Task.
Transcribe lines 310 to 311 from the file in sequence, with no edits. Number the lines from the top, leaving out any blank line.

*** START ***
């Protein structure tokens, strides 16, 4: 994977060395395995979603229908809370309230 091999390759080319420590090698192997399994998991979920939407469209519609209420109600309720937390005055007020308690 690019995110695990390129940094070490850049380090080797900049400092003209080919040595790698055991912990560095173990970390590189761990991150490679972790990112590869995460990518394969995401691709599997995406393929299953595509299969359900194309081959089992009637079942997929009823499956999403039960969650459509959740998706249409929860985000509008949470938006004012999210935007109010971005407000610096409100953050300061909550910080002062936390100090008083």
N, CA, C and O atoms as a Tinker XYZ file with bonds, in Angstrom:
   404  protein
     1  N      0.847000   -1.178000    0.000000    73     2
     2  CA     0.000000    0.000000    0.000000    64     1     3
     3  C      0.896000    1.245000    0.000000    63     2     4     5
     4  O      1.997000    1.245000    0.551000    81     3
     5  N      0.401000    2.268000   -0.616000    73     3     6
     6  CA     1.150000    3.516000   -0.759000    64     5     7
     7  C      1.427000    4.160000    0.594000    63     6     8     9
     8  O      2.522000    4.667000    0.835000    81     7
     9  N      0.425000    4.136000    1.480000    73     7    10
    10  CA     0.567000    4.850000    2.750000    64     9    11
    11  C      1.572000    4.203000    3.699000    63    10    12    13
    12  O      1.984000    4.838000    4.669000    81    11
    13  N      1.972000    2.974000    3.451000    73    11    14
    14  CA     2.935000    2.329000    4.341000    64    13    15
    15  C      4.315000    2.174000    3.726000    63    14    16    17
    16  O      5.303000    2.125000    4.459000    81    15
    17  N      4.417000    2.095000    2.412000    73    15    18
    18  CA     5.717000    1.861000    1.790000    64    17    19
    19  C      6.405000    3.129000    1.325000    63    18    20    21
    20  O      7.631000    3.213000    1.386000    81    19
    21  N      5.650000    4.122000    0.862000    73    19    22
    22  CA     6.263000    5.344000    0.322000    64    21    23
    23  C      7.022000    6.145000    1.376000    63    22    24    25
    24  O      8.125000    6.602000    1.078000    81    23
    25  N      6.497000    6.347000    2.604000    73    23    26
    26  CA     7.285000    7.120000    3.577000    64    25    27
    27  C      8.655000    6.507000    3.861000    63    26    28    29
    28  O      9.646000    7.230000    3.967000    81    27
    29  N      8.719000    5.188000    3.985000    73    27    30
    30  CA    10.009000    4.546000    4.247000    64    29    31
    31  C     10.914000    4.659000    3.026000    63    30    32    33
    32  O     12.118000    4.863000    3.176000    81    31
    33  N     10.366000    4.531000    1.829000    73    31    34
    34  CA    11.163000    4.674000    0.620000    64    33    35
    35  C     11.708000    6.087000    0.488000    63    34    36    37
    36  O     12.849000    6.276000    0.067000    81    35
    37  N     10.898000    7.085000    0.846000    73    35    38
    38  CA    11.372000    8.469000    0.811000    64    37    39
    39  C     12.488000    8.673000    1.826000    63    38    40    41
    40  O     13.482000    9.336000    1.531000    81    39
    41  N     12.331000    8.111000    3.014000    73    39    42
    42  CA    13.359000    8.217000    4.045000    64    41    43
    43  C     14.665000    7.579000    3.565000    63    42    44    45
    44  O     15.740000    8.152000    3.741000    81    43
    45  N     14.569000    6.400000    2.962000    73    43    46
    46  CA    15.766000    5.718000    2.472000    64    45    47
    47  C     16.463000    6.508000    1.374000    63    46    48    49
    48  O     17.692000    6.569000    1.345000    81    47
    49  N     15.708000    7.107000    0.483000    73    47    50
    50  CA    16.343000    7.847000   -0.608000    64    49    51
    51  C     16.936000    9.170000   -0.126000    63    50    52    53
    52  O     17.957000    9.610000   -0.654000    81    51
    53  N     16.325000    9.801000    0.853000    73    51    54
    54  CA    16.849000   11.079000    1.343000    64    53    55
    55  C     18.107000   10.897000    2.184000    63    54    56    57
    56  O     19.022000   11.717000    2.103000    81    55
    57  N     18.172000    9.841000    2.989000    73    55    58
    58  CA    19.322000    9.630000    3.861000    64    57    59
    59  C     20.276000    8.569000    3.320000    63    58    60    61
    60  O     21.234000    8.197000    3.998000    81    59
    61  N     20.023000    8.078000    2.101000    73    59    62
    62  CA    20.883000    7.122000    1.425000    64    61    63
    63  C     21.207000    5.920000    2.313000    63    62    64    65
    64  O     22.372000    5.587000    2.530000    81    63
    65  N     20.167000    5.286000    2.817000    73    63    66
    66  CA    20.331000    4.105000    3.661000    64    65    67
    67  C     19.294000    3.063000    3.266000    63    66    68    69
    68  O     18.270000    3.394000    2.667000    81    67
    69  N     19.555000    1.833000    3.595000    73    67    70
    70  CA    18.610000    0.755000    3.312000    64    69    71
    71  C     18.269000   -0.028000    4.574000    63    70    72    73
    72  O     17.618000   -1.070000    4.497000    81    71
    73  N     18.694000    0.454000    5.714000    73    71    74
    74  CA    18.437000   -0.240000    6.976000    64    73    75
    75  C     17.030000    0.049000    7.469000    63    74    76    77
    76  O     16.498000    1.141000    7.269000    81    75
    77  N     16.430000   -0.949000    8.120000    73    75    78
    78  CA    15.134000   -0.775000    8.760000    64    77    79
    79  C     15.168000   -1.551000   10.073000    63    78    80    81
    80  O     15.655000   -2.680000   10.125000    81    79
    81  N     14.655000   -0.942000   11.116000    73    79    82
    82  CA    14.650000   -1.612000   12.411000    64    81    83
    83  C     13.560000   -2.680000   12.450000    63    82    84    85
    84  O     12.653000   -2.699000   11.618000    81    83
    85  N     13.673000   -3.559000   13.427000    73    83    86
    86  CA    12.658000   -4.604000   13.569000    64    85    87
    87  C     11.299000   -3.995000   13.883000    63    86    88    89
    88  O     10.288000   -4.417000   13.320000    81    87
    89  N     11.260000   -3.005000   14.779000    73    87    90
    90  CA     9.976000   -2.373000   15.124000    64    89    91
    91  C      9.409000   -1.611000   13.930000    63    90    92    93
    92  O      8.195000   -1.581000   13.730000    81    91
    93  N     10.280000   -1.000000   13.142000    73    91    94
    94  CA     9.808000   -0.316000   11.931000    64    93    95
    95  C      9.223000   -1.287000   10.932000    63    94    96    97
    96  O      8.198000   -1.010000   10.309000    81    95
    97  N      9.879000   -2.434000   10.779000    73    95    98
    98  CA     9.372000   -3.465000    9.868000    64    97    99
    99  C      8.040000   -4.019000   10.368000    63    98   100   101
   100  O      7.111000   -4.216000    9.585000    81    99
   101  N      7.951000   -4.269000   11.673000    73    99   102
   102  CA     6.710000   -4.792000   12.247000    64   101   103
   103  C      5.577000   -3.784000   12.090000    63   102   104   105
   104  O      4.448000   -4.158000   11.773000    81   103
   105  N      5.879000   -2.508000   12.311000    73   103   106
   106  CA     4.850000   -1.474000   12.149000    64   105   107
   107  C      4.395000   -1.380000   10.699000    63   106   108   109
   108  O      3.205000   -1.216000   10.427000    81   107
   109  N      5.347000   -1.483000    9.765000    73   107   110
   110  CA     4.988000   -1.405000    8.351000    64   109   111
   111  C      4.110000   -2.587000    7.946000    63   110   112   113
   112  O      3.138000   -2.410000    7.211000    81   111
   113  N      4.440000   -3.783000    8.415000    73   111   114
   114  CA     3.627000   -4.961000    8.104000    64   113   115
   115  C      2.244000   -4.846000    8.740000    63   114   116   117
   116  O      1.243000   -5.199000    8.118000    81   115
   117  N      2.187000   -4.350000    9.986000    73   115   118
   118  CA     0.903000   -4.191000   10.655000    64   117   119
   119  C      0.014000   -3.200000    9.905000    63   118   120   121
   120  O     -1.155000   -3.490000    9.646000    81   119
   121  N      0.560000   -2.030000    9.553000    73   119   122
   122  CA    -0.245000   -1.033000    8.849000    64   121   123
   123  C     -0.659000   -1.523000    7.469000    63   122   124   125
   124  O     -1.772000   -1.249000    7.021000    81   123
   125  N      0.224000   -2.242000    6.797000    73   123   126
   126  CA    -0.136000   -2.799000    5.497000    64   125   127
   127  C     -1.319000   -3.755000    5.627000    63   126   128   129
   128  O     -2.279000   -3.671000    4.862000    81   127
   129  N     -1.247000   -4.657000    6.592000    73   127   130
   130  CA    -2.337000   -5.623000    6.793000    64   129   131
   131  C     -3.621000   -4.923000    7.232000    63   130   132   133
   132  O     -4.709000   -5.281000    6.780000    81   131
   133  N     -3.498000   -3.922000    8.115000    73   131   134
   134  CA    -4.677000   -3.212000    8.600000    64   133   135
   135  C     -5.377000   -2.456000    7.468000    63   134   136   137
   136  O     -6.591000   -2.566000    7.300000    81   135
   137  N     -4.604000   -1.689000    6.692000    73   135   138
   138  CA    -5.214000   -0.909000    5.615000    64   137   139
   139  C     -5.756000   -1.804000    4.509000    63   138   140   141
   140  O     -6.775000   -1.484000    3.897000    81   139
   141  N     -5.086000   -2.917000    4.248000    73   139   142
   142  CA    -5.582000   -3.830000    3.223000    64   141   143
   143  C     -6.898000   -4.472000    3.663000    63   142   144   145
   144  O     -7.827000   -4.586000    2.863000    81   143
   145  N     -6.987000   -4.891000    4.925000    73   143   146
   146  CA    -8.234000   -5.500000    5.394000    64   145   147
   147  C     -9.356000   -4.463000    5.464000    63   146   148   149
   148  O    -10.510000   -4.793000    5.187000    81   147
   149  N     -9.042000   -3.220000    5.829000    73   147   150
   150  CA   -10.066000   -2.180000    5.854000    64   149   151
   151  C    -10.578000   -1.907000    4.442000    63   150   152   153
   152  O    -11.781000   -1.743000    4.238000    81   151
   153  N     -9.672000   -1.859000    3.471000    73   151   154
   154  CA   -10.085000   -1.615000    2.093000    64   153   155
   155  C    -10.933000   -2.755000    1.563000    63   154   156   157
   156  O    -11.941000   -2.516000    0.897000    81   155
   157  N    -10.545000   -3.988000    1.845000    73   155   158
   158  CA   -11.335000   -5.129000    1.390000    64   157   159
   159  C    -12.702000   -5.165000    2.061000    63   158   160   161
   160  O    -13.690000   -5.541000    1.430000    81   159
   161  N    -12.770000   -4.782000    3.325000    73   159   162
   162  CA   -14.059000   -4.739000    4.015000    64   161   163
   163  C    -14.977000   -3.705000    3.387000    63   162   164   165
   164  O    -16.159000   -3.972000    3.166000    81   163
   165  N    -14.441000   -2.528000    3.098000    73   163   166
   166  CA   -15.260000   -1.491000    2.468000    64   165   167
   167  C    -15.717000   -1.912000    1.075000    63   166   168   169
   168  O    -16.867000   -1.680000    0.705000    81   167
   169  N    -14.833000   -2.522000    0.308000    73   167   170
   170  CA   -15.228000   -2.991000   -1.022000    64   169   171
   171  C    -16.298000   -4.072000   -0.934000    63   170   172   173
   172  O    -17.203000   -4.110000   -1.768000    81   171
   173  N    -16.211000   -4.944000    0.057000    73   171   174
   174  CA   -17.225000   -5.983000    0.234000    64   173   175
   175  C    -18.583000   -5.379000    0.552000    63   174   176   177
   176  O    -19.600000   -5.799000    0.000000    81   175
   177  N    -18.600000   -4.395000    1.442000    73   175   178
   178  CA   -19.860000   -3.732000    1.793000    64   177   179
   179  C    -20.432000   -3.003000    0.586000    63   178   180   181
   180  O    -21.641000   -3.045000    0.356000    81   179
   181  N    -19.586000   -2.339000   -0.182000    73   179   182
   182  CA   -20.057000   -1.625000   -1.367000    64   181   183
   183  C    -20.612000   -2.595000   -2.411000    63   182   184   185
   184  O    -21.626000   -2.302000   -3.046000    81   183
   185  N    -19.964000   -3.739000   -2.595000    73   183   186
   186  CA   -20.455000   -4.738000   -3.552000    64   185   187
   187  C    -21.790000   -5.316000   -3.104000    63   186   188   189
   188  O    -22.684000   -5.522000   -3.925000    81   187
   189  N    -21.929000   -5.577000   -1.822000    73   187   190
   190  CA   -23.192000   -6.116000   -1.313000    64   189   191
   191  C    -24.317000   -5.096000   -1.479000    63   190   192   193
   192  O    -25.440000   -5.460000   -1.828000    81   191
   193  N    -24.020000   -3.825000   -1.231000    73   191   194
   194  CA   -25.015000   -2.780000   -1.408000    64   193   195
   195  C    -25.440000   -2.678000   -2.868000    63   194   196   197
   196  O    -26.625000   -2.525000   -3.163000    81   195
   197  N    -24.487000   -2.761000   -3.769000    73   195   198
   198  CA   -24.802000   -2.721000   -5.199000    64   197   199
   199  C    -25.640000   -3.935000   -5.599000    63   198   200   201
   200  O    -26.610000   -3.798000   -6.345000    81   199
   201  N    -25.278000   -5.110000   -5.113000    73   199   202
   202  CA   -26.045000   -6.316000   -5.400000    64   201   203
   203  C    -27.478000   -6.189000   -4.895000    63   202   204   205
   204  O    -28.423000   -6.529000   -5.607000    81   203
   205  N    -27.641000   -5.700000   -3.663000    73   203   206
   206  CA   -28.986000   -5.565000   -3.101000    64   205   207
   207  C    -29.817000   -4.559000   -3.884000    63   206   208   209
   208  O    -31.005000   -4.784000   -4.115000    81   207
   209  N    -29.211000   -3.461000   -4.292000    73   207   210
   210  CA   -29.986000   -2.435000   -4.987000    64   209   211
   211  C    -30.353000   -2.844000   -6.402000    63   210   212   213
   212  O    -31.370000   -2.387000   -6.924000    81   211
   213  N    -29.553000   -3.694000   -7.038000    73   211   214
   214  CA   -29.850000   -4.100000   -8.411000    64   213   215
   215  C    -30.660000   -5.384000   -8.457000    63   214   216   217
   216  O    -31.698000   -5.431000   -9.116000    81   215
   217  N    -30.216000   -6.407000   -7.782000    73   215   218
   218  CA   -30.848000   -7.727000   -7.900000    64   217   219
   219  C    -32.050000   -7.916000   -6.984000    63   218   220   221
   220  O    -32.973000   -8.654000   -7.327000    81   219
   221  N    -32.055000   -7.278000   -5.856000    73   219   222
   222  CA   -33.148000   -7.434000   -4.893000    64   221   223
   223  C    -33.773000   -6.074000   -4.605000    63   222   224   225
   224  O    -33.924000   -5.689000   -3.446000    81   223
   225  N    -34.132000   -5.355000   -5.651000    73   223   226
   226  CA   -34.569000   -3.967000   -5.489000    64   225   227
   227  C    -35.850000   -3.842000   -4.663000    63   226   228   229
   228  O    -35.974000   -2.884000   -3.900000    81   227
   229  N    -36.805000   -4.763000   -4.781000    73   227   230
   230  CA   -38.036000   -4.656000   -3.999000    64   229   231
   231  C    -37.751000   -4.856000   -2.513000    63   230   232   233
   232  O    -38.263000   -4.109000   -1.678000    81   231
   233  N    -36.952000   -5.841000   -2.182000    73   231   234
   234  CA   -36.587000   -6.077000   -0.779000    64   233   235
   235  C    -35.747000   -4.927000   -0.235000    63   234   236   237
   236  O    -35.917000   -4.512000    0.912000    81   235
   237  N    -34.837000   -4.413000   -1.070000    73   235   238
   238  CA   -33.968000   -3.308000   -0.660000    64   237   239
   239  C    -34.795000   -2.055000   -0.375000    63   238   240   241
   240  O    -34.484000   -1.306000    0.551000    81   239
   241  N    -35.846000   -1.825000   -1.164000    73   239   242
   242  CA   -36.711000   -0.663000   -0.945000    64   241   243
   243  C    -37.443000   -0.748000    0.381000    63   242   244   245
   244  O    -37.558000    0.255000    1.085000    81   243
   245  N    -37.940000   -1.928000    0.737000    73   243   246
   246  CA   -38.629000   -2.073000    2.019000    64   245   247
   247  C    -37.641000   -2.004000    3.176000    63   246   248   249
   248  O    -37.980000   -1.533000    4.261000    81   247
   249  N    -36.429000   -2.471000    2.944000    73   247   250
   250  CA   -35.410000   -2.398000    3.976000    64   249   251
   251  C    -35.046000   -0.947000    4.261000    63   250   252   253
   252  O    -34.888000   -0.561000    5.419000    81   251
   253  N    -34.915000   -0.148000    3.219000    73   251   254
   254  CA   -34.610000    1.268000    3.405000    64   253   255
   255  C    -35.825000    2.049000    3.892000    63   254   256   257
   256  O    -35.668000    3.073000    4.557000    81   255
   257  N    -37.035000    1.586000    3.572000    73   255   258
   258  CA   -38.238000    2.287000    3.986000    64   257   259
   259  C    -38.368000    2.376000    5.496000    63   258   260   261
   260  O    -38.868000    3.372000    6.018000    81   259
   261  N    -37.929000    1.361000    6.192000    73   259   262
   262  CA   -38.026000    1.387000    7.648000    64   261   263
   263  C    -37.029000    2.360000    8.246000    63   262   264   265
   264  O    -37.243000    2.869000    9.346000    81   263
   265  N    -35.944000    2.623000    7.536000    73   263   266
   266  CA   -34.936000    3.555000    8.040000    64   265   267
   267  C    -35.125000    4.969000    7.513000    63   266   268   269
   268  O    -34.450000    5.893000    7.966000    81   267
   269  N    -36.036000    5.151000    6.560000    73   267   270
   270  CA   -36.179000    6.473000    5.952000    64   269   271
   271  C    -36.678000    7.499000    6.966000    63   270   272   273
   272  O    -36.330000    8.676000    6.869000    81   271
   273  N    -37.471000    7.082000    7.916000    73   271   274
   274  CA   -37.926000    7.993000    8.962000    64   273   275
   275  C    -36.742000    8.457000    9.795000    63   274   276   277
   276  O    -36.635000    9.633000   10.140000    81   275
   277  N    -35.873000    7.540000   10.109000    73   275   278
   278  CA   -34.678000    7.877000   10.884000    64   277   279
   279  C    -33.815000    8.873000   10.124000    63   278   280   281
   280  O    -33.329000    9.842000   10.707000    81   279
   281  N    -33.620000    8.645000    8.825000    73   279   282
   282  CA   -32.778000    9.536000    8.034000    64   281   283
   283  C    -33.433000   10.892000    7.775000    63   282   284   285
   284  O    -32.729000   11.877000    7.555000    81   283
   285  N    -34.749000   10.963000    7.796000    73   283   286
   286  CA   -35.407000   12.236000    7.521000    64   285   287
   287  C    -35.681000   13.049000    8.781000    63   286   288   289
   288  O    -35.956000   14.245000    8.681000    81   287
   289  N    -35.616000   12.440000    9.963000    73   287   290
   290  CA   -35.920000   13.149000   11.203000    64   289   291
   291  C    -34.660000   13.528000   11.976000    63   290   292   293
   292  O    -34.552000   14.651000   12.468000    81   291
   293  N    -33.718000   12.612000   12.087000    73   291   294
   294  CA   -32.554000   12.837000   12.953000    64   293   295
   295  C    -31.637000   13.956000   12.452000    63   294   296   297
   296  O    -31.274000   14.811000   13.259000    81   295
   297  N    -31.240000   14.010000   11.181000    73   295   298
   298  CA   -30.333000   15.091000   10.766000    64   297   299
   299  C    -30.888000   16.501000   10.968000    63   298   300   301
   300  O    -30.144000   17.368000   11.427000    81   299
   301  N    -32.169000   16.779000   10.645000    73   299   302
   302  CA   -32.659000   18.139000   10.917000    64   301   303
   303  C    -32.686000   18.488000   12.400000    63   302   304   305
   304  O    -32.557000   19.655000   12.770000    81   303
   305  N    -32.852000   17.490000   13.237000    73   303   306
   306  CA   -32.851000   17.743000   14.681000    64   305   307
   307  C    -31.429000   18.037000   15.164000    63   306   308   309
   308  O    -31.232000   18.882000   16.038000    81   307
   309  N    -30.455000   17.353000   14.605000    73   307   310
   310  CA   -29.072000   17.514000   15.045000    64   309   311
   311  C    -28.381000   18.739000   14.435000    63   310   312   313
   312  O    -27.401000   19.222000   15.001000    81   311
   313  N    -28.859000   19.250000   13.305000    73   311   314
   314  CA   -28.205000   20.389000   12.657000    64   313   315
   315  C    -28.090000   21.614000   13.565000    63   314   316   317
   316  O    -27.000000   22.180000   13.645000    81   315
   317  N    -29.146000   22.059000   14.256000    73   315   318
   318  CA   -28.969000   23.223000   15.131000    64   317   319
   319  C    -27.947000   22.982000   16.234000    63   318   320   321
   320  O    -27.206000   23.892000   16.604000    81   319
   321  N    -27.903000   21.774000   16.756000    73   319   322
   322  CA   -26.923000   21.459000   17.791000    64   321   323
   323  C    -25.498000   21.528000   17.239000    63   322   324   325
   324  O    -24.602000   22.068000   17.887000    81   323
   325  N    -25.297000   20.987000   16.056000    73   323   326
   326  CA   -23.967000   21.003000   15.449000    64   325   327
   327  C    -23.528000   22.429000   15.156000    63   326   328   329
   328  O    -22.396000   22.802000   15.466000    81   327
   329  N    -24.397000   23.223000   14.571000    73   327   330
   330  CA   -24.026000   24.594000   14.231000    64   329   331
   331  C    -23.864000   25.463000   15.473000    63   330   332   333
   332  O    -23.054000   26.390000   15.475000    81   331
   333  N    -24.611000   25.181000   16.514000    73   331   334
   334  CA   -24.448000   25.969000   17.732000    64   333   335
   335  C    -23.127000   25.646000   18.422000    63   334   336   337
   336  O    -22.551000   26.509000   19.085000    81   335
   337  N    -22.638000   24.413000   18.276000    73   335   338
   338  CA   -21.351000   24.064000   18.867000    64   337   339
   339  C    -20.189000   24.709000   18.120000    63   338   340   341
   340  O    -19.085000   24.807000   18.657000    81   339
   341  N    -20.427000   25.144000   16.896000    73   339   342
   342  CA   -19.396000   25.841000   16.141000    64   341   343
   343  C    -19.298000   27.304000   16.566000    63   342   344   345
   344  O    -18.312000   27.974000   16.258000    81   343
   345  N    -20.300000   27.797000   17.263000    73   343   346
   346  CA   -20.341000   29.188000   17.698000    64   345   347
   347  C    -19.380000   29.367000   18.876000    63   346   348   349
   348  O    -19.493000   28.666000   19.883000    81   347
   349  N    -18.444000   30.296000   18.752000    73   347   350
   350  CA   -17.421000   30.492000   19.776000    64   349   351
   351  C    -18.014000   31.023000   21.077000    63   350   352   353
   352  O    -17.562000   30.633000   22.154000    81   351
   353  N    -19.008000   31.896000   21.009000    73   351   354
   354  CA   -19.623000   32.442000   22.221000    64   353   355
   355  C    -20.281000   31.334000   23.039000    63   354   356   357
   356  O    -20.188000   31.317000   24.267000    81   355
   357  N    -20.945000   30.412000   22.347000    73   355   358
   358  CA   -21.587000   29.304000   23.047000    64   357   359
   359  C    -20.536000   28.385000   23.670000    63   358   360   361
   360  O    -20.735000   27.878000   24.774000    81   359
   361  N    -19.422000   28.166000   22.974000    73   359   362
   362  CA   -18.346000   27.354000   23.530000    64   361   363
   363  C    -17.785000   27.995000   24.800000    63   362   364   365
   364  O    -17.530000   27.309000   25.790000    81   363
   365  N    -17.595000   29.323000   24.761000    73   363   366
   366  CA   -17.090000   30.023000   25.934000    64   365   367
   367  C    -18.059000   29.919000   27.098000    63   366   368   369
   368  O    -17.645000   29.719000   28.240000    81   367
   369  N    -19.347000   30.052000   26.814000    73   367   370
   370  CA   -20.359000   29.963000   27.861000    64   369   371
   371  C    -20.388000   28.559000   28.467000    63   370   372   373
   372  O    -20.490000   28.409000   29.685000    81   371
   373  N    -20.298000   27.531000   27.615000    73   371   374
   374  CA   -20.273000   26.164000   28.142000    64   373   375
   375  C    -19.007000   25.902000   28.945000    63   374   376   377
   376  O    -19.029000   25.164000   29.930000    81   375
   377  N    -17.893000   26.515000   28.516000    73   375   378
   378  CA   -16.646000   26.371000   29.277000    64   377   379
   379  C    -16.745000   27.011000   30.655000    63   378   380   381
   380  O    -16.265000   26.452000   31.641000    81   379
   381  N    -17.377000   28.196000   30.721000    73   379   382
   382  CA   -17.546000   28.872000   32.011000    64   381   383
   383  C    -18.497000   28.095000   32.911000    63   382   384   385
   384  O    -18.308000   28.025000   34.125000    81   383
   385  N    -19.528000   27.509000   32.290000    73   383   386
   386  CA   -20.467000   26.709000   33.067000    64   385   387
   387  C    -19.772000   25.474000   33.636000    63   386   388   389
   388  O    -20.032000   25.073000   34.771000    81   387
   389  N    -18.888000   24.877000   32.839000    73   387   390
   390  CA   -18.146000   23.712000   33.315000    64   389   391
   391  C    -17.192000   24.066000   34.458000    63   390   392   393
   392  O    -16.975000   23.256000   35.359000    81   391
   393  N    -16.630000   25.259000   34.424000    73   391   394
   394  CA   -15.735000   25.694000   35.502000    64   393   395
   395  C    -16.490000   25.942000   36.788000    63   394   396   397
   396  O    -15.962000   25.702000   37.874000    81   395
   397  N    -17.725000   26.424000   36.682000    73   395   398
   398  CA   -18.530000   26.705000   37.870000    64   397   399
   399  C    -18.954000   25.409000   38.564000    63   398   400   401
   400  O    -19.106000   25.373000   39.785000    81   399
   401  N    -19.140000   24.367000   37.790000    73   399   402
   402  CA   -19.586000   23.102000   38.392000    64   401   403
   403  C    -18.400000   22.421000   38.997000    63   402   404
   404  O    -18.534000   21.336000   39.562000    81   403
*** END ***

   307  C    -31.429000   18.037000   15.164000    63   306   308   309
   308  O    -31.232000   18.882000   16.038000    81   307